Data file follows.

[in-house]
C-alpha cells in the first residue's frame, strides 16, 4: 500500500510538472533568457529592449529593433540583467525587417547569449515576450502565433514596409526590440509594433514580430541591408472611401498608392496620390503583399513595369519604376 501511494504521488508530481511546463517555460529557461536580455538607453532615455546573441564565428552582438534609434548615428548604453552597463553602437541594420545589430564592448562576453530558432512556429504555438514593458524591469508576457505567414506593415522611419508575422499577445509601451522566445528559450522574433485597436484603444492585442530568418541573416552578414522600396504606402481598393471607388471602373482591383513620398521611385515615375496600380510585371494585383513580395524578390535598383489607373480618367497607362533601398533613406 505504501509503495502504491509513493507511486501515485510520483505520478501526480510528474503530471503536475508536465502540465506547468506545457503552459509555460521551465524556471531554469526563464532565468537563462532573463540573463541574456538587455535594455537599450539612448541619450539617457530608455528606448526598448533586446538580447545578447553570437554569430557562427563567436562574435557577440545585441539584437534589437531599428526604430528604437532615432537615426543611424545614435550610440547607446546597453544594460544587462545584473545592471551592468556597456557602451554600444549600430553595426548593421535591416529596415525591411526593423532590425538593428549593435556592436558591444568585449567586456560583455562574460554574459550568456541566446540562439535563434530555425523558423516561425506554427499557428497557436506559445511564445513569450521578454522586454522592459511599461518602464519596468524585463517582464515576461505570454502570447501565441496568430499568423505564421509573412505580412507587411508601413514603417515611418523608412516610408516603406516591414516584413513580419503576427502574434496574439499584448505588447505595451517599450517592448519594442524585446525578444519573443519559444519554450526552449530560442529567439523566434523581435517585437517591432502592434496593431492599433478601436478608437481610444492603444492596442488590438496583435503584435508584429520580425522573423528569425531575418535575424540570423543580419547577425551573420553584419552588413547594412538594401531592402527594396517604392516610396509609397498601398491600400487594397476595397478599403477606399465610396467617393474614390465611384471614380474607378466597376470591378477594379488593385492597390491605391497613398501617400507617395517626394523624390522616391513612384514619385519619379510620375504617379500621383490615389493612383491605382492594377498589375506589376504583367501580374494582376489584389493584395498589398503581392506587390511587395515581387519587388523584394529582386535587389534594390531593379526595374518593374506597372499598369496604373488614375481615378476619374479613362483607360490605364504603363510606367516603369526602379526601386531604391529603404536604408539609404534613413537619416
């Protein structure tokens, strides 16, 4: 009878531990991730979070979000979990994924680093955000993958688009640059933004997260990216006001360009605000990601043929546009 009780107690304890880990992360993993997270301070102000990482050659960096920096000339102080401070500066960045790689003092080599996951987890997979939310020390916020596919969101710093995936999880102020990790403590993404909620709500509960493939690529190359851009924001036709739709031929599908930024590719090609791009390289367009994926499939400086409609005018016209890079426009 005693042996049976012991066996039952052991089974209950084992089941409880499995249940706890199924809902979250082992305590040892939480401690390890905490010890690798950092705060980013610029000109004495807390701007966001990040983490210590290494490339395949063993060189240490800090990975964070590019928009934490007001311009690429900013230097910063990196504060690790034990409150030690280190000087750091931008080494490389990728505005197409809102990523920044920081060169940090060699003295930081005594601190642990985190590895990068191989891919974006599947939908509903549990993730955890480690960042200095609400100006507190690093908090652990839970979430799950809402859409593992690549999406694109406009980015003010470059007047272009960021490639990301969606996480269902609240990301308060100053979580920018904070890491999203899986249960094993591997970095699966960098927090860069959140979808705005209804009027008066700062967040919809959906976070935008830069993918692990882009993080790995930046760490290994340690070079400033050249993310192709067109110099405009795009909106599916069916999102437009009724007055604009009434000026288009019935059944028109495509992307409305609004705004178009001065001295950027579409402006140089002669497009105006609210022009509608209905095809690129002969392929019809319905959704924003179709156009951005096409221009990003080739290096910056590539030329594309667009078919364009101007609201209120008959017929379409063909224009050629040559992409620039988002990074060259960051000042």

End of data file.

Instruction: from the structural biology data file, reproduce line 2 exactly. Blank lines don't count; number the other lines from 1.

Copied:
C-alpha cells in the first residue's frame, strides 16, 4: 500500500510538472533568457529592449529593433540583467525587417547569449515576450502565433514596409526590440509594433514580430541591408472611401498608392496620390503583399513595369519604376 501511494504521488508530481511546463517555460529557461536580455538607453532615455546573441564565428552582438534609434548615428548604453552597463553602437541594420545589430564592448562576453530558432512556429504555438514593458524591469508576457505567414506593415522611419508575422499577445509601451522566445528559450522574433485597436484603444492585442530568418541573416552578414522600396504606402481598393471607388471602373482591383513620398521611385515615375496600380510585371494585383513580395524578390535598383489607373480618367497607362533601398533613406 505504501509503495502504491509513493507511486501515485510520483505520478501526480510528474503530471503536475508536465502540465506547468506545457503552459509555460521551465524556471531554469526563464532565468537563462532573463540573463541574456538587455535594455537599450539612448541619450539617457530608455528606448526598448533586446538580447545578447553570437554569430557562427563567436562574435557577440545585441539584437534589437531599428526604430528604437532615432537615426543611424545614435550610440547607446546597453544594460544587462545584473545592471551592468556597456557602451554600444549600430553595426548593421535591416529596415525591411526593423532590425538593428549593435556592436558591444568585449567586456560583455562574460554574459550568456541566446540562439535563434530555425523558423516561425506554427499557428497557436506559445511564445513569450521578454522586454522592459511599461518602464519596468524585463517582464515576461505570454502570447501565441496568430499568423505564421509573412505580412507587411508601413514603417515611418523608412516610408516603406516591414516584413513580419503576427502574434496574439499584448505588447505595451517599450517592448519594442524585446525578444519573443519559444519554450526552449530560442529567439523566434523581435517585437517591432502592434496593431492599433478601436478608437481610444492603444492596442488590438496583435503584435508584429520580425522573423528569425531575418535575424540570423543580419547577425551573420553584419552588413547594412538594401531592402527594396517604392516610396509609397498601398491600400487594397476595397478599403477606399465610396467617393474614390465611384471614380474607378466597376470591378477594379488593385492597390491605391497613398501617400507617395517626394523624390522616391513612384514619385519619379510620375504617379500621383490615389493612383491605382492594377498589375506589376504583367501580374494582376489584389493584395498589398503581392506587390511587395515581387519587388523584394529582386535587389534594390531593379526595374518593374506597372499598369496604373488614375481615378476619374479613362483607360490605364504603363510606367516603369526602379526601386531604391529603404536604408539609404534613413537619416